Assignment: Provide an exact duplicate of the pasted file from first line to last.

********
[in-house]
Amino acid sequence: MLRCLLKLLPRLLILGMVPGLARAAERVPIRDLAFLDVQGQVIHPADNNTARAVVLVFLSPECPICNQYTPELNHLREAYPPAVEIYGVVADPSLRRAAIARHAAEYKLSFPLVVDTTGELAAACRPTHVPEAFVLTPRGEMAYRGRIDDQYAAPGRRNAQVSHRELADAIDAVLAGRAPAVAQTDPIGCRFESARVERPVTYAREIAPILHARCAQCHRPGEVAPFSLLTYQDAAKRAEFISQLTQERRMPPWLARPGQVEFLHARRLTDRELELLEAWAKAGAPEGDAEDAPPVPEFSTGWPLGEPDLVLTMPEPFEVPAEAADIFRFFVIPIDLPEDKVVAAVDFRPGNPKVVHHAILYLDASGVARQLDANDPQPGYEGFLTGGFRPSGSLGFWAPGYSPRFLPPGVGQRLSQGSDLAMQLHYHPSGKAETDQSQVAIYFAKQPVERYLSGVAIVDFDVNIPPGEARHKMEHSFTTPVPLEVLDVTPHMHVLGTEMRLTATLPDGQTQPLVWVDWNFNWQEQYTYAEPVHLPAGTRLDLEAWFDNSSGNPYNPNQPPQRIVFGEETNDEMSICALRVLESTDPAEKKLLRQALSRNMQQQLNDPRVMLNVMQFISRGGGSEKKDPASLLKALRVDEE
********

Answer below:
[in-house]
Amino acid sequence: MLRCLLKLLPRLLILGMVPGLARAAERVPIRDLAFLDVQGQVIHPADNNTARAVVLVFLSPECPICNQYTPELNHLREAYPPAVEIYGVVADPSLRRAAIARHAAEYKLSFPLVVDTTGELAAACRPTHVPEAFVLTPRGEMAYRGRIDDQYAAPGRRNAQVSHRELADAIDAVLAGRAPAVAQTDPIGCRFESARVERPVTYAREIAPILHARCAQCHRPGEVAPFSLLTYQDAAKRAEFISQLTQERRMPPWLARPGQVEFLHARRLTDRELELLEAWAKAGAPEGDAEDAPPVPEFSTGWPLGEPDLVLTMPEPFEVPAEAADIFRFFVIPIDLPEDKVVAAVDFRPGNPKVVHHAILYLDASGVARQLDANDPQPGYEGFLTGGFRPSGSLGFWAPGYSPRFLPPGVGQRLSQGSDLAMQLHYHPSGKAETDQSQVAIYFAKQPVERYLSGVAIVDFDVNIPPGEARHKMEHSFTTPVPLEVLDVTPHMHVLGTEMRLTATLPDGQTQPLVWVDWNFNWQEQYTYAEPVHLPAGTRLDLEAWFDNSSGNPYNPNQPPQRIVFGEETNDEMSICALRVLESTDPAEKKLLRQALSRNMQQQLNDPRVMLNVMQFISRGGGSEKKDPASLLKALRVDEE